After reading The New Yorker’s recent article: “The Mogul in the Middle” I felt compelled to see what might turn out to be Hollywood’s biggest blockbuster of all times: “Star Wars: The Force Awakens.” If ever there was a corroboration of the industry’s depravity and supplication to the market it is in Adam Fogelson’s (a new studio mogul) forthright analysis wherein he claims: “If you ask, ‘Can we make something great once or twice a year that violates a rational business model?,’ the answer is no!” Indeed, this is nowhere better articulated as in this new Star Wars franchise film.
Admittedly, I’ve never been a fan of the George Lucas school of special effects and trans-phenomenal story telling. But there was such a buzz about this latest blast of cinematic extravaganza that I decided to give it a go. But before ‘the force’ would triumphantly blowup the evil empire (hopefully once and for all) those of us in the theater had to sit through preview after preview of generic Lucas inspired memes. All of them, of course, flush with violence, explosions, computer generated graphics galore, and the monolithic idiocy that characterizes the orgy of creatures that appear out of nowhere, as if the designers of these films were given free reign to be as ridiculous as the technology would allow.
The relentless assault of visual and audio effects in Star Wars and the myriad of similar genres that studios toss to the whims of the public, hoping maybe one in twenty will turn some kind of profit, is in effect, just a perverted variation of our market based economy. Even John Williams’ musical score in Star Wars becomes nauseatingly repetitive, only rising to the occasion when he tries to emulate Beethovian-like motifs and progressions only to retreat back into colloquial pomposity.
Perhaps The Force ‘Awakens’ by dint of its unforgiving energy. But what a film like this needs is an intermission...or two, or three, or more. But even one pause in the blitz might allow for some thought to percolate from the audience as to what in the galactic matrix of things is really going on in this joyless film? Yes, good versus evil is an archetype of our story-telling tradition. But Star Wars is so over the top in its inebriation with computer generated special effects that it loses touch with the grit of our best stories: That is allowing us to use our own imagination. When every scene, every character, every concoction of the designers vision becomes so dominant we can easily become concussed into submission, and a non-critical acquiescence to it’s creative exaggerations in the name of praise.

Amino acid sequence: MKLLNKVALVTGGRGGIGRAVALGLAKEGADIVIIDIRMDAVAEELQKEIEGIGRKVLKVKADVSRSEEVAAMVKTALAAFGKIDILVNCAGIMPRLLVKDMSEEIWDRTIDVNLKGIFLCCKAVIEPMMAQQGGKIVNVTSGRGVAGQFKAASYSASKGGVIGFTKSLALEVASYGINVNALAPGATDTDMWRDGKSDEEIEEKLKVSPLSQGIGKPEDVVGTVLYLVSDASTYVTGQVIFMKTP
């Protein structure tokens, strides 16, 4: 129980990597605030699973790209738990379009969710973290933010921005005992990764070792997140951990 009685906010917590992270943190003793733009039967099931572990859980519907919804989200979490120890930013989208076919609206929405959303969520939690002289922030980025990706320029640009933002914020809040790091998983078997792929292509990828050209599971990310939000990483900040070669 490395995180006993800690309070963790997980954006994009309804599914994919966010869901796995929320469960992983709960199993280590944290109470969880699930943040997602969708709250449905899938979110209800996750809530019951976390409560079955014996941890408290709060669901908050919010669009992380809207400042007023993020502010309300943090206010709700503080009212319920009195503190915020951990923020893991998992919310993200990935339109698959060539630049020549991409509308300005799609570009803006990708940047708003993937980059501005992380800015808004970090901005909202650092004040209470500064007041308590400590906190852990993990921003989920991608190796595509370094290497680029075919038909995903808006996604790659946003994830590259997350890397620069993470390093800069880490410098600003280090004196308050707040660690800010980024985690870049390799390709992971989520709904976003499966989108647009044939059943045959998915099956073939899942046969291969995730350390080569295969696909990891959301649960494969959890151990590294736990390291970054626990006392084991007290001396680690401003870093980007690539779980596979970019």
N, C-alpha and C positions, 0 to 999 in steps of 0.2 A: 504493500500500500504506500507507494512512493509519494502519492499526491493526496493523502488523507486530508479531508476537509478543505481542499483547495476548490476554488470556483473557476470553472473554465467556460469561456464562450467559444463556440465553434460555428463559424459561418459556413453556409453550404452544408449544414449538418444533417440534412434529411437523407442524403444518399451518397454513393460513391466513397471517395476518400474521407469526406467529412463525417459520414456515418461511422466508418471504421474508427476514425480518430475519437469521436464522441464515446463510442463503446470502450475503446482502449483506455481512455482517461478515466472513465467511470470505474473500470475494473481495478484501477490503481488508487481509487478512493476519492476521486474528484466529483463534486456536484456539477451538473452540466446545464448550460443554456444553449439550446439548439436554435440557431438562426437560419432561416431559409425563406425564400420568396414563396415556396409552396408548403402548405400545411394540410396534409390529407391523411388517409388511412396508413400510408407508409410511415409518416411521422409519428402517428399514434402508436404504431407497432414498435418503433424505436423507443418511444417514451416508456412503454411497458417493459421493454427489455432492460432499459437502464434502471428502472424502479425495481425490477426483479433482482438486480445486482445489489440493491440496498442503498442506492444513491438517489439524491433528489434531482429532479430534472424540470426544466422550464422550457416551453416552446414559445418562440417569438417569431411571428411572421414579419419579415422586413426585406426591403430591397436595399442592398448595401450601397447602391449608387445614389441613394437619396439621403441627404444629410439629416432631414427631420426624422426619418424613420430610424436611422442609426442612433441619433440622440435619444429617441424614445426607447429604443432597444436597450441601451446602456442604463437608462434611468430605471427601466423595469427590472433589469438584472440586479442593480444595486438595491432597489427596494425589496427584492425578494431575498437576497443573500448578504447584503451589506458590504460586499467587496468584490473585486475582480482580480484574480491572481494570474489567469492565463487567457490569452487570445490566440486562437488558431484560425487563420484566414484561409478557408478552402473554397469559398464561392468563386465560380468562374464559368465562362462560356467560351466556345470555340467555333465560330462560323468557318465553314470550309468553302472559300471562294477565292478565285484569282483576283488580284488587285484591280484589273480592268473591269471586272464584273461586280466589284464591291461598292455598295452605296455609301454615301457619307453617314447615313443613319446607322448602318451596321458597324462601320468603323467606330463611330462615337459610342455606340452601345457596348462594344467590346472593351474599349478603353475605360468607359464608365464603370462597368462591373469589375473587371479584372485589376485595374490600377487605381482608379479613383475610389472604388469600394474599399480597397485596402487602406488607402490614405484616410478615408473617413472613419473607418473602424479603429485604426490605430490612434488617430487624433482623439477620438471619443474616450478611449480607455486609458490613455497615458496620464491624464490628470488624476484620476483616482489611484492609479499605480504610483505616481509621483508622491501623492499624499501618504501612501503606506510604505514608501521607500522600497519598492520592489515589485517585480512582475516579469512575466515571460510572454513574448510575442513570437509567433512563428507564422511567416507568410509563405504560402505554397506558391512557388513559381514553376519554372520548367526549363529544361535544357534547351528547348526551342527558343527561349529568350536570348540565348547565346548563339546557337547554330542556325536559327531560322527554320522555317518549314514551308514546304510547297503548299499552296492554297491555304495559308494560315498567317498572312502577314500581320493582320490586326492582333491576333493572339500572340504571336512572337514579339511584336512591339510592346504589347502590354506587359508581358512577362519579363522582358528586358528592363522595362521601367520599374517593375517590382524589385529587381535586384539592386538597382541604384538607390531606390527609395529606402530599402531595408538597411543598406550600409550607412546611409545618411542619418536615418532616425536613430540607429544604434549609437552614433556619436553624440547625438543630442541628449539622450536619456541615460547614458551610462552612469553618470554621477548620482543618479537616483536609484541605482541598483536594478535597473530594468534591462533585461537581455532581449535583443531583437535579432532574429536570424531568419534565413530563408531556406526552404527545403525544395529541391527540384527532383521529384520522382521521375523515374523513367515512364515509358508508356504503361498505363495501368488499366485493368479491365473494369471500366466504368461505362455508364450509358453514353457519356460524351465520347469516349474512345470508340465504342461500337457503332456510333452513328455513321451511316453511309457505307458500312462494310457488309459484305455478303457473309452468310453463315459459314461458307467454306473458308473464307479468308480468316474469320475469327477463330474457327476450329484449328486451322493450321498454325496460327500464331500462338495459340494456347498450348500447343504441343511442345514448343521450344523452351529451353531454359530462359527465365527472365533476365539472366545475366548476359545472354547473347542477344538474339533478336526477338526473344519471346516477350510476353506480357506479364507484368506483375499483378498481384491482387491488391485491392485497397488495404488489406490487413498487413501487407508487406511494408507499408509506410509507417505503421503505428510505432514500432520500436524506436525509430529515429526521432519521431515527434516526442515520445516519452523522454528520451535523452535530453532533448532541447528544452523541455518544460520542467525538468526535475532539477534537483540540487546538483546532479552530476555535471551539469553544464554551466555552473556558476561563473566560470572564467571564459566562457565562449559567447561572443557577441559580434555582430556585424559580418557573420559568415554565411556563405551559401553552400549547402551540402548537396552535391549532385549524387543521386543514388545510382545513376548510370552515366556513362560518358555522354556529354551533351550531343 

The fact, as pointed out in the New Yorker article, that studios rely on these memes to the detriment of reality based, human stories of nuance, purpose, and grounded inspiration only highlights the mainstream cultural degradation that we are enduring in these times. When America’s champion product...the movies... becomes so wedded to the almighty dollar and the caprices of international investments and their demands then it is no wonder that education in our country has become martyred as a result.
I would submit that the Star Wars franchise and its endless violent, inane spinoffs have done as much to diminish the general intelligence in this country as any of the countless philistine, digital distractions that are always available at a flick of the finger. And, considering how many gunshots per minute are fired off in these merciless expositions of bloodshed and brutality, it’s hard to believe they don’t play a part in the numbing proliferation of shoot ‘em up savagery going on today. As blogger Andy Borowitz puts it: “This country has a gun problem, but it also has a low IQ problem. The second problem makes it harder to fix the first.”
I confess that after seeing the last installment of the George Lucas company’s foray into the void my IQ has probably dropped 5 or more points...perhaps more. My hope is that in writing this commentary I can summon back some of what I lost in exposing myself to this one-hundred & thirty-five minute ravishment of the senses. I realize that I am not on the bell curve of the movie going public’s appreciation beat. But that can only serve to give me faith in myself, if not in Hollywood and its trollopian subservience to the forces of darkness.